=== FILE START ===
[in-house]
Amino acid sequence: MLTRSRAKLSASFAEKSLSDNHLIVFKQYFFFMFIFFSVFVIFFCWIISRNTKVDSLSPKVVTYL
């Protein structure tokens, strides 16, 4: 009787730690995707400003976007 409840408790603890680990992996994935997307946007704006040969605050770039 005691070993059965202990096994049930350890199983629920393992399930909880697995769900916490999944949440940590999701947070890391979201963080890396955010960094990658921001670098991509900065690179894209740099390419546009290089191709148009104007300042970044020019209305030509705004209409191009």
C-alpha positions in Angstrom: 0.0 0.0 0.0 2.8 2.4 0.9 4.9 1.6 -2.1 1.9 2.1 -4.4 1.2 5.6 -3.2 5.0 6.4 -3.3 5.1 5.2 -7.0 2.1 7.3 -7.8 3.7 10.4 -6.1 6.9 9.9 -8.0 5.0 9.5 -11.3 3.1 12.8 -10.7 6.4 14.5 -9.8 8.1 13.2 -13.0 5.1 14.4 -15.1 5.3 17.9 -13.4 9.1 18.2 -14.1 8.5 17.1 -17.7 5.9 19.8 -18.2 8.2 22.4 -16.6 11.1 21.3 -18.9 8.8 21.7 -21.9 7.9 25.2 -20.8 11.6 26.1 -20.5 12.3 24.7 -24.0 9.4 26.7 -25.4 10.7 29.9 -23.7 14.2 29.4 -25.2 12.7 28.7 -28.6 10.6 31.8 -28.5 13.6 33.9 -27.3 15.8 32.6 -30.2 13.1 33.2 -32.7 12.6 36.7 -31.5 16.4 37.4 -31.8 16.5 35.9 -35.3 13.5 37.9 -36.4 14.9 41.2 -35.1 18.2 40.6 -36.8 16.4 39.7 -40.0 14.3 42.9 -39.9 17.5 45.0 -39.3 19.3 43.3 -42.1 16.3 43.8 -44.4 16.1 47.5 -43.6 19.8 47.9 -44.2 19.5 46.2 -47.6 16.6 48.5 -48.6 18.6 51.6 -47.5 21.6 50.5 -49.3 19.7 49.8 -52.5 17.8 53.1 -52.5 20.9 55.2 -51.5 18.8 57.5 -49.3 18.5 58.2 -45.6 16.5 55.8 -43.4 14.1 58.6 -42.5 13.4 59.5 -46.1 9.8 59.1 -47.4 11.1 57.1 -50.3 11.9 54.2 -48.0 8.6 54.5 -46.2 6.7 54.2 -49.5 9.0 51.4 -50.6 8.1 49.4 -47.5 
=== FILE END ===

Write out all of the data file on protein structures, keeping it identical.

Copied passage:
[in-house]
Amino acid sequence: MLTRSRAKLSASFAEKSLSDNHLIVFKQYFFFMFIFFSVFVIFFCWIISRNTKVDSLSPKVVTYL
């Protein structure tokens, strides 16, 4: 009787730690995707400003976007 409840408790603890680990992996994935997307946007704006040969605050770039 005691070993059965202990096994049930350890199983629920393992399930909880697995769900916490999944949440940590999701947070890391979201963080890396955010960094990658921001670098991509900065690179894209740099390419546009290089191709148009104007300042970044020019209305030509705004209409191009």
C-alpha positions in Angstrom: 0.0 0.0 0.0 2.8 2.4 0.9 4.9 1.6 -2.1 1.9 2.1 -4.4 1.2 5.6 -3.2 5.0 6.4 -3.3 5.1 5.2 -7.0 2.1 7.3 -7.8 3.7 10.4 -6.1 6.9 9.9 -8.0 5.0 9.5 -11.3 3.1 12.8 -10.7 6.4 14.5 -9.8 8.1 13.2 -13.0 5.1 14.4 -15.1 5.3 17.9 -13.4 9.1 18.2 -14.1 8.5 17.1 -17.7 5.9 19.8 -18.2 8.2 22.4 -16.6 11.1 21.3 -18.9 8.8 21.7 -21.9 7.9 25.2 -20.8 11.6 26.1 -20.5 12.3 24.7 -24.0 9.4 26.7 -25.4 10.7 29.9 -23.7 14.2 29.4 -25.2 12.7 28.7 -28.6 10.6 31.8 -28.5 13.6 33.9 -27.3 15.8 32.6 -30.2 13.1 33.2 -32.7 12.6 36.7 -31.5 16.4 37.4 -31.8 16.5 35.9 -35.3 13.5 37.9 -36.4 14.9 41.2 -35.1 18.2 40.6 -36.8 16.4 39.7 -40.0 14.3 42.9 -39.9 17.5 45.0 -39.3 19.3 43.3 -42.1 16.3 43.8 -44.4 16.1 47.5 -43.6 19.8 47.9 -44.2 19.5 46.2 -47.6 16.6 48.5 -48.6 18.6 51.6 -47.5 21.6 50.5 -49.3 19.7 49.8 -52.5 17.8 53.1 -52.5 20.9 55.2 -51.5 18.8 57.5 -49.3 18.5 58.2 -45.6 16.5 55.8 -43.4 14.1 58.6 -42.5 13.4 59.5 -46.1 9.8 59.1 -47.4 11.1 57.1 -50.3 11.9 54.2 -48.0 8.6 54.5 -46.2 6.7 54.2 -49.5 9.0 51.4 -50.6 8.1 49.4 -47.5 